• Doug Nordman says

      Thanks for the comment, and that’s exactly the problem the Army needs to resolve.

      The Army’s legal distinction is that you’re being forced to separate, but you’re requesting retirement. Even though the request is being forced by the separation, it’s still a request made before reaching eight years of commissioned service. Legal, but not ethical.

      The presentation slides in the followup post (https://the-military-guide.com/leaked-statistics-army-officer-separation-board/) say that this issue is “under review” by the Army. Some officers have been allowed to request an extension to reach their eight years of commissioned service, and others are pushing for a similar extension or waiver. Congress will only get involved through Congressional inquiry letters submitted by Army officers, and possibly by public testimony through one of the Armed Services Committees.

  10. Doug Nordman says

    Thanks, Bruce.

    I agree that federal law is being mis-applied to those who are eligible to retire, yet do not want to retire because of the huge financial penalty for reverting to an enlisted pension.

    I also hope the Army reviews their personnel numbers and does the right thing for those affected by this decision.

  11. Bruce says

    I am in this boat as well. I am a little shorter than he is. I am 47 days short of the requisite 8 years of commisioned service to retire as an officer. I am applying for a 60-day extension to my manditory retirement date. One thing that I did want to add is that those selected under this redution that are between 18 and 20 years of service are being allowed to continue on until they reach the 20 year mark. I believe that this is a huge injustice to the ones that fall into the category referenced in this discussion, merely because they are over the 20 year mark

  12. Bill Schmidt says

    Somenting else to ask for is a retroactive promotion to E-* and maybe E-9. If he had stayed enlisted he would now be an E-8 or E-9 by now.

  13. Doug Nordman says

    Great suggestion, Ryan! I’ve been e-mailed by another O-3E in this position who’s not eligible for retirement (not even TERA), and he says the Reserves/Guard are happy to have him.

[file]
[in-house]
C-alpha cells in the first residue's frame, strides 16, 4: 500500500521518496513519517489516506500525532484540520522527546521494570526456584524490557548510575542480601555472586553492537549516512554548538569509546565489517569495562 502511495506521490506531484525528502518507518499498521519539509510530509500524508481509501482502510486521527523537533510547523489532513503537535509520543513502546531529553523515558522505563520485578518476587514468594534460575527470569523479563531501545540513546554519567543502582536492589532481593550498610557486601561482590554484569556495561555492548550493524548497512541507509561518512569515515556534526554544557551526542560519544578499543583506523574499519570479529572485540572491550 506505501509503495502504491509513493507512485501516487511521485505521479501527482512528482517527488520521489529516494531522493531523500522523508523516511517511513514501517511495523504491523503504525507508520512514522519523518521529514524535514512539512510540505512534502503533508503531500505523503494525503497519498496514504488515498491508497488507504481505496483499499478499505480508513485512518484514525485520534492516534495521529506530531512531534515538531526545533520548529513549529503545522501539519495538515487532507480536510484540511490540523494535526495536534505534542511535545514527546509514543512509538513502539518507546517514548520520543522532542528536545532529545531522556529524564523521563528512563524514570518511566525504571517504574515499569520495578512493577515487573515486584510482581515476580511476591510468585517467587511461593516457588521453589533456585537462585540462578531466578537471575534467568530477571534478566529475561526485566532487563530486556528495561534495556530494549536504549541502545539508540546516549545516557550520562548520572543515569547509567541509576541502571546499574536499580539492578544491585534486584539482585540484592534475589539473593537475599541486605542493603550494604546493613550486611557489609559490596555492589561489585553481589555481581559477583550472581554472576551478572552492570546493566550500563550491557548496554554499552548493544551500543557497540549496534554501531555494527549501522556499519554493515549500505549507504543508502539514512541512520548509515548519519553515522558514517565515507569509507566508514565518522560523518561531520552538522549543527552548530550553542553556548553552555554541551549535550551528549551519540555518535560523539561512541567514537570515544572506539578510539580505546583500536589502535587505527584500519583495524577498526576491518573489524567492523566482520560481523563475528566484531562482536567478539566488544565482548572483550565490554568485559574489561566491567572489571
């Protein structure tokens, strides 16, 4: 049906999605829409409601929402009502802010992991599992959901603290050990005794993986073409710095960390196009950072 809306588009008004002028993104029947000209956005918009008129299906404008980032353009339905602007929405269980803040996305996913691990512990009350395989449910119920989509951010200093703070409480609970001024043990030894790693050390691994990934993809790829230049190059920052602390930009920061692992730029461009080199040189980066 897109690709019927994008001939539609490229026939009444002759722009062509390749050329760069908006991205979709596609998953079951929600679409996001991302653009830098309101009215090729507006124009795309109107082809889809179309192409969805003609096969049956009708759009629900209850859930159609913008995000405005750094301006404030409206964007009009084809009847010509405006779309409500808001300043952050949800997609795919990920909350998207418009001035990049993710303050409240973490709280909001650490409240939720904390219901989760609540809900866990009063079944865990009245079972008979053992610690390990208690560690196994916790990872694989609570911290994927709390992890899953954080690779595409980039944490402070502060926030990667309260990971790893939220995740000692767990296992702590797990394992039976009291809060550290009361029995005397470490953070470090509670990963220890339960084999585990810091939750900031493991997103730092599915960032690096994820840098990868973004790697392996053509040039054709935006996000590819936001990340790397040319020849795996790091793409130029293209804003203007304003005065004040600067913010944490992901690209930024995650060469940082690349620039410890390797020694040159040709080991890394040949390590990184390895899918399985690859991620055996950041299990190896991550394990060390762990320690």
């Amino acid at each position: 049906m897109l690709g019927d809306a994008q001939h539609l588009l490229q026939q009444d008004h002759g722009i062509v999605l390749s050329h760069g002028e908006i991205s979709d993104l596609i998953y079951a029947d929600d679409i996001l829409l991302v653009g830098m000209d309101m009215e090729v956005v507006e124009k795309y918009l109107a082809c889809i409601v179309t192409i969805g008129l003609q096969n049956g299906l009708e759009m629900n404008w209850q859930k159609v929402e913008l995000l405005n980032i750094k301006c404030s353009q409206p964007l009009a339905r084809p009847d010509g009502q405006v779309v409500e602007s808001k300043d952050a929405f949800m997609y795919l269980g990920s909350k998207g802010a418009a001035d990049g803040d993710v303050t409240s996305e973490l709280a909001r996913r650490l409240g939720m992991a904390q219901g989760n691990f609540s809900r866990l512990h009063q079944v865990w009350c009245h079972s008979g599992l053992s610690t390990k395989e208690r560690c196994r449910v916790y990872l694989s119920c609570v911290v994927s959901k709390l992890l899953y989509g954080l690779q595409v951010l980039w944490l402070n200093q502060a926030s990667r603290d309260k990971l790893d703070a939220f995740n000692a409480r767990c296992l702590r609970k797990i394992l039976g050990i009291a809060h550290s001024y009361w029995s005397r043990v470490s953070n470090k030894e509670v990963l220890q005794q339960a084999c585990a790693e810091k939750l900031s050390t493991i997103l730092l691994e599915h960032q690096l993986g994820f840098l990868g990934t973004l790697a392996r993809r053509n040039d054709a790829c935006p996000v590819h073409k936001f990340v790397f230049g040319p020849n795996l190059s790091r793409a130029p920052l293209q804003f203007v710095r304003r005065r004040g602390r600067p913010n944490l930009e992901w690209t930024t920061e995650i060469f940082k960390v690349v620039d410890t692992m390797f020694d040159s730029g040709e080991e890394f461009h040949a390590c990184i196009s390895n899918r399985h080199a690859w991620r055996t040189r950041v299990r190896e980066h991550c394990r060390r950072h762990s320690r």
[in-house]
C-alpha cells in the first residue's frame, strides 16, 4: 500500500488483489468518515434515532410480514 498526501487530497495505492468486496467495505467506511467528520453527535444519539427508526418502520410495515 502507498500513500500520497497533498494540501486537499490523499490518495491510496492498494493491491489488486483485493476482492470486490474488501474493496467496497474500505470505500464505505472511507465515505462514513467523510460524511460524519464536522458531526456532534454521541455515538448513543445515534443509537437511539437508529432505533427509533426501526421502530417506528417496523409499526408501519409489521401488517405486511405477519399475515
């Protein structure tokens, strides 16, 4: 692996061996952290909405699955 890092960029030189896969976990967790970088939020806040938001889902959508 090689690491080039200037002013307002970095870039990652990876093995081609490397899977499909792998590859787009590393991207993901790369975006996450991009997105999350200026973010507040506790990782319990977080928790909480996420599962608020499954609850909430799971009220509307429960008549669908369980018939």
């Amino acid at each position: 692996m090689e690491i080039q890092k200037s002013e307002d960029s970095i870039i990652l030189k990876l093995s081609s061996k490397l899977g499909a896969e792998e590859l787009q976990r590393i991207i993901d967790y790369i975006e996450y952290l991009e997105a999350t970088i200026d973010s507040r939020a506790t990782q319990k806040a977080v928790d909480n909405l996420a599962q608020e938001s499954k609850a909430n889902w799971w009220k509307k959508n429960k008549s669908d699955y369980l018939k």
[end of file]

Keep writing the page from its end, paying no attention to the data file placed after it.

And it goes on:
14. Ryan says

    This is a terrible situation. I don’t think this individual was singled out. Rather, it’s probably a perfect storm of bad circumstances. I would immediately start looking into a Active Guard or Reserve billet, with the hopes of being able to meet the minimum requirements for retirement. I’m sure it would be difficult to find such a billet. But it’s at least worth looking into to preserve the value of the officer retirement. In the mean time, I would try everything else I could to find a possible waiver or extension.

  15. Kate Horrell says

    I’m super-impressed that you were aware of this possibility, Rob. I’d never heard of it, and I study this stuff every single day. I agree that this is an absolutely unacceptable way to treat folks!

  16. Rob says

    This is EXACTLY the situation we were preparing ourselves for over the last few months. I’m prior enlisted and have 6 years as an officer. I’m retirement eligible but hoping for early retirement, so staying in the Army was the best option to make this happen. If they had forced me to retire now, I would have been looking at a HUGE pension reduction. Thankfully, the stars aligned and this didn’t happen. Good luck with your situation. It sounds criminal to me that the service can kick you out and bail on their promise to you.

    • Doug Nordman says

      Thanks, Rob. Like Kate, I’m curious what documents the reversion to enlisted rank if you were forced to retire before eight years. Can you refer me to an acknowledgment you signed when you were commissioned, or an instruction?

      I’m trying to help those who were forced to retire before reaching the eight-year minimum, and part of that help is checking the laws. I can understand reverting to an enlisted rank if the servicemember requested retirement before reaching eight years of commissioned service, but I’d like to know what the law says (if anything) about being forced to retire before reaching the minimum years of commissioned service.